So, this is my solution. God, it says in the Yotzer Or, recreates the world anew – including the people in it – each day. We are all created in the image of God – betzelem Elohim. It behooves us, then, when tragedy happens, to protect ourselves, of course, and to put up sensible boundaries, and to provide aid to those hurt. But not – not ever – to engage in name calling and vilification as a solution. We need to go beyond positive and fair. We need to be fight the monsters in the only way we can – by seeing humans, by being radically positive and fair, by creating a world in which name calling and mindless grouping of people into huge random categories is no longer a common, OK thing to do. We need to watch each word coming out of our mouths, because as the Chofetz Chaim says, they are extremely dangerous if we talk about people at all.

We need to do this even when they are being unfair and awful – we bless our boys to be like Ephraim and Menasse, because unlike every set of brothers before them, these two did not fight, even when the younger was given unfair preference over the older. Now, we have to remember those blessings and act on them.

Will this fix anything – in any part of our grief-struck, horrified world? I doubt it. I will still cry when I read about the monstrous acts of some deranged people. Maybe it’ll stop the contagion of the evil, though and help prevent its spread at least a little. That will be something – and something better than attacking everyone with freckles to see if that will fix things. May we all be like Ephraim and Menasse and may God grant all of us peace.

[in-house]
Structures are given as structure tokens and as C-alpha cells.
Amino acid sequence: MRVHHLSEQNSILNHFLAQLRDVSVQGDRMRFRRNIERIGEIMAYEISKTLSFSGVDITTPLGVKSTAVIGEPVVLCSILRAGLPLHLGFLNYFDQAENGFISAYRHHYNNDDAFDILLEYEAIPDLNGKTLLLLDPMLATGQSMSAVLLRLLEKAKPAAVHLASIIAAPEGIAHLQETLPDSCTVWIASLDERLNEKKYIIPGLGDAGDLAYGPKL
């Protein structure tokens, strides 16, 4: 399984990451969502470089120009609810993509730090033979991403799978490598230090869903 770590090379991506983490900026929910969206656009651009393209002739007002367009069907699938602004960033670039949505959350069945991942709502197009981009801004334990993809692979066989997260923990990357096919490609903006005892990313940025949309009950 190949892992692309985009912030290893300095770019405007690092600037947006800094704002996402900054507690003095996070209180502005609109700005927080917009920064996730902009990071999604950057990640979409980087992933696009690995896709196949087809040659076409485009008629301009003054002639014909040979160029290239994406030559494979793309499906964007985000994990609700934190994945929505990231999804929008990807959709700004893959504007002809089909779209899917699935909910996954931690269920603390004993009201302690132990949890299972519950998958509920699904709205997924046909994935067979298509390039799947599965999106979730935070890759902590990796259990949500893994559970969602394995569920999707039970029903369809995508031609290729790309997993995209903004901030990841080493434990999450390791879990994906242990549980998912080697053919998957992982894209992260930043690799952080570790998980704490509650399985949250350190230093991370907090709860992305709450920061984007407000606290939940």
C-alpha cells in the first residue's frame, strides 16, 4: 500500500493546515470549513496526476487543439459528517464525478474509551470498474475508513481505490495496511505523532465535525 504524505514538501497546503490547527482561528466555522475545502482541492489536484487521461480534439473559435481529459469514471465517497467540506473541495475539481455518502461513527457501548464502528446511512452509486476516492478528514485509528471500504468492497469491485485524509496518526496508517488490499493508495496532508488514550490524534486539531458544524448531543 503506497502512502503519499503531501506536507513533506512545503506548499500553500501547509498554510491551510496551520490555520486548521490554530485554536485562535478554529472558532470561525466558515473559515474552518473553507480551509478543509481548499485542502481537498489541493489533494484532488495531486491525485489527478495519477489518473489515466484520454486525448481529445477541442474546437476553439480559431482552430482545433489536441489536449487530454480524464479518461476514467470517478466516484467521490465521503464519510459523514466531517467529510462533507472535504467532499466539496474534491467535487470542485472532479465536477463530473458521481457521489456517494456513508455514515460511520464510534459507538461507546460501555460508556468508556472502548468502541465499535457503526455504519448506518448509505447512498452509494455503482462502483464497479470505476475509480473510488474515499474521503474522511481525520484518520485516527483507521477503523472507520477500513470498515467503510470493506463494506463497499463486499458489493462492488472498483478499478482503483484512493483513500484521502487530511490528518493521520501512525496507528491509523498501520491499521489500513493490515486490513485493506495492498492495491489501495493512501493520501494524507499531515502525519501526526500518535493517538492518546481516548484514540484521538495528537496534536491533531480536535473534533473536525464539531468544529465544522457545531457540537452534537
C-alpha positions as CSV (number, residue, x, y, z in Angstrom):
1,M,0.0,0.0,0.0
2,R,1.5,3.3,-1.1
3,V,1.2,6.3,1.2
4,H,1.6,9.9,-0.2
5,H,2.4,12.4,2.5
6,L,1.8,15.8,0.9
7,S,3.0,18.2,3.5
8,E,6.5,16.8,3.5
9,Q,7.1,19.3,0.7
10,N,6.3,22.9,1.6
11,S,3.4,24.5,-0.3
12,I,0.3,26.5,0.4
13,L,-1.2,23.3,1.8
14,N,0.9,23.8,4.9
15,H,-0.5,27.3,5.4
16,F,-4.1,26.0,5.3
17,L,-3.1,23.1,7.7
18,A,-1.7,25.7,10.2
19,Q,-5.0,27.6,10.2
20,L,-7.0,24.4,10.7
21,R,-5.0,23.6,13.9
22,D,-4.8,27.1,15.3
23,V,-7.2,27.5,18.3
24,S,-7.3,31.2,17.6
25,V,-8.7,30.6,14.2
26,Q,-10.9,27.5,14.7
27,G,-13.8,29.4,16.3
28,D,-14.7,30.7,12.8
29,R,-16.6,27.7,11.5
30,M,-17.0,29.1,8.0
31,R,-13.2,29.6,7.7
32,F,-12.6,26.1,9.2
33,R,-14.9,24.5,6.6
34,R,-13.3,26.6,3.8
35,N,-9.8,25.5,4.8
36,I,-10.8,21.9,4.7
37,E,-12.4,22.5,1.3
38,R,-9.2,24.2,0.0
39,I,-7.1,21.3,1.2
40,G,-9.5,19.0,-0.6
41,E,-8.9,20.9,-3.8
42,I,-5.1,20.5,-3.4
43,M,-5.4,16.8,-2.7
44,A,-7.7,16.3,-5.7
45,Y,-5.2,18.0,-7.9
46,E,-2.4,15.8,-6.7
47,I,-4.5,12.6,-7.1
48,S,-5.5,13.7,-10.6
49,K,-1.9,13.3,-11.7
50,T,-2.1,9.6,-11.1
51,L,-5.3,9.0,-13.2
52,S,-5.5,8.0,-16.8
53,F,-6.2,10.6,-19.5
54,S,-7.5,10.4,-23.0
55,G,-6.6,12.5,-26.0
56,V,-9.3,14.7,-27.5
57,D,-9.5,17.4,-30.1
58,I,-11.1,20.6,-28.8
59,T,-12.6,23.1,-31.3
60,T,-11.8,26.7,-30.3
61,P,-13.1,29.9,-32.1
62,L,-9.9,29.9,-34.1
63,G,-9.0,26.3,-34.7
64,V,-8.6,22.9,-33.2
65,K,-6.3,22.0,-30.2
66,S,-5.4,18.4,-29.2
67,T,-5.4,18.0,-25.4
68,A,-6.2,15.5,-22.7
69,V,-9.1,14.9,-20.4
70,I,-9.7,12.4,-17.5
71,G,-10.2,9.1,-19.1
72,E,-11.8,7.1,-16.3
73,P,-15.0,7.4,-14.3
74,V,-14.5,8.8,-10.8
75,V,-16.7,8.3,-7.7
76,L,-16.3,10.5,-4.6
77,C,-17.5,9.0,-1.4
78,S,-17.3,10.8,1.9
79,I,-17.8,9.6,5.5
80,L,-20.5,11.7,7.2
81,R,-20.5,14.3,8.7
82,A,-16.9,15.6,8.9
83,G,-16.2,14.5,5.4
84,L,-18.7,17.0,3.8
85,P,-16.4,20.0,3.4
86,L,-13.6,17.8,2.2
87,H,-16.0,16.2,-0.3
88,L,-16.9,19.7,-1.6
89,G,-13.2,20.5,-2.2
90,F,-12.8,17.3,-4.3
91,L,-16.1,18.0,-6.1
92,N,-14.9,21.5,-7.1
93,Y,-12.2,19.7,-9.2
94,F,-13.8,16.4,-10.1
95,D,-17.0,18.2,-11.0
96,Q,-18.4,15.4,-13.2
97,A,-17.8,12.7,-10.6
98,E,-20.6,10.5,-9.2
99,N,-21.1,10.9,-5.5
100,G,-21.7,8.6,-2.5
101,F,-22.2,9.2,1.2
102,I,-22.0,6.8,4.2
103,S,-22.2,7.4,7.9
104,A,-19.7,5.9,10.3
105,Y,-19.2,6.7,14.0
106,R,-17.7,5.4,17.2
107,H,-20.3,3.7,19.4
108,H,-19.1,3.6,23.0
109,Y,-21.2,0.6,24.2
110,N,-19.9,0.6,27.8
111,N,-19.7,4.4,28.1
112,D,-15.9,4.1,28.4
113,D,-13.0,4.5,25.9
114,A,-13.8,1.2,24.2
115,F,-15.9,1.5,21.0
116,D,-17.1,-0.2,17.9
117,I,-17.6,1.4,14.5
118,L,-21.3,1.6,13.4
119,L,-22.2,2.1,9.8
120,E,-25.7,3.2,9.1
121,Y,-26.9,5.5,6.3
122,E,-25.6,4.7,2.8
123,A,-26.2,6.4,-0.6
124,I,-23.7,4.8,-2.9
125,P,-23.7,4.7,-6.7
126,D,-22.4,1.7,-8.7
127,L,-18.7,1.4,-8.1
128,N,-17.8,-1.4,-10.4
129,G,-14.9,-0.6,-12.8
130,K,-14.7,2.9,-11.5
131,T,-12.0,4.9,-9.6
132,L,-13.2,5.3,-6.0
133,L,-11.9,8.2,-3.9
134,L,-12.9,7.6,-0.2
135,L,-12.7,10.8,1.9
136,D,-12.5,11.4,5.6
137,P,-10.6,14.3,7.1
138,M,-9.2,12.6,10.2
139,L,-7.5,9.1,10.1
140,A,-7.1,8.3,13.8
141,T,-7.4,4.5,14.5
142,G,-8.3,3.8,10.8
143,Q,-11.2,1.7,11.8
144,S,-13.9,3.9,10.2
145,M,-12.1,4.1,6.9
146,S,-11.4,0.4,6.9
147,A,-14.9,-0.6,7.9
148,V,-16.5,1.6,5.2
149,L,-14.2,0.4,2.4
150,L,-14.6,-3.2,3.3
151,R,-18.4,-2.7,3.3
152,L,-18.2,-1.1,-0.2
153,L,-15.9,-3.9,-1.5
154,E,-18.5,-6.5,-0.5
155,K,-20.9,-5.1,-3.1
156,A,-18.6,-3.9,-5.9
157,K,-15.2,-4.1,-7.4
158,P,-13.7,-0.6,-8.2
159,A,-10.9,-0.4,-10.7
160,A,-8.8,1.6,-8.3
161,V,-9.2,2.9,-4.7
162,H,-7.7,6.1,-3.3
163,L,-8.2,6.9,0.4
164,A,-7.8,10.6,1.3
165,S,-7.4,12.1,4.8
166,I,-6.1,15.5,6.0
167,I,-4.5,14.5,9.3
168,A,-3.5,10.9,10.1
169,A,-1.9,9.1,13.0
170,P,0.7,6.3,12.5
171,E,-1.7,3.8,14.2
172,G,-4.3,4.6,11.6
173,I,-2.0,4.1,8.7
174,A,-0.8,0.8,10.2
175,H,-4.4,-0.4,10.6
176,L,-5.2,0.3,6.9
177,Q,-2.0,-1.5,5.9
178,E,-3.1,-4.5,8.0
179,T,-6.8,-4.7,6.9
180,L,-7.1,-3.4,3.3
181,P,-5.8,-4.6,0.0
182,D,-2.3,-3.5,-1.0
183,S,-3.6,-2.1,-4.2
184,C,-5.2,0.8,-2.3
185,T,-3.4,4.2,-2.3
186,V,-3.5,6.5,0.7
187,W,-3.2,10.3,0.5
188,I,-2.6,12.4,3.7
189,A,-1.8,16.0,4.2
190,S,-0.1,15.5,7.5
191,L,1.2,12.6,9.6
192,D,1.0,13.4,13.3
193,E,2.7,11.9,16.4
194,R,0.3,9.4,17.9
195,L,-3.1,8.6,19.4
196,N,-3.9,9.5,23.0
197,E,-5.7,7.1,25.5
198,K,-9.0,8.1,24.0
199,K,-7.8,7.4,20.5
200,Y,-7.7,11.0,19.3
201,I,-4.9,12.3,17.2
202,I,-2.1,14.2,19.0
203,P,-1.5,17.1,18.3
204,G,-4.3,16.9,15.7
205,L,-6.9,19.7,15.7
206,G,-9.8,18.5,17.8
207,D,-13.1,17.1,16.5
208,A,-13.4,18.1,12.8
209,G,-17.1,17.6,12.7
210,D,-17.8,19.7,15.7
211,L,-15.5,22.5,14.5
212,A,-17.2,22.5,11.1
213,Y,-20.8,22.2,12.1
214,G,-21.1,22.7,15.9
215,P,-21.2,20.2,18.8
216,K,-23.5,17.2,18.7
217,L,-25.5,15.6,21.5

Tevet 1

So I wrote this a month ago…it’s amazing how much the holidays take out of you! So, all of this is a month old and much has happened since. But if I post this, maybe I’ll be way more on track about this Blog.

You have no idea how much of my ‘Torah’ – the spiritual knowledge and learning that I possess – comes from fiction books. OK, maybe you’re aware of just how much, but it comes as an ongoing shock to me. So, as we wind our way through the stories of Joseph – wives, sons, betrayal, trust, respect, dreams, God, relationships, love  – nothing quite like the drama of the Joseph stories – I find myself thinking of one of my favourite novels. This girl has a bunch of distant ‘cousins’ that she grows up with. They are all boys. Everyone expects her to marry one of them. One is very handsome, one is very successful, one is a bit of a bookworm, one is very rich, and the other four are probably too young but you never know. To spoil the plot completely, she marries the bookworm, much to the shock of her entire family. When he asks her why she picked him, she says “you were so brilliant and so kind and so steadfast – I couldn’t help but love you.” He replies, “you told me that for you, marriage was about love, respect, and trust  – since I didn’t have your love, I set about winning your respect and trust. I’m so glad the love followed!”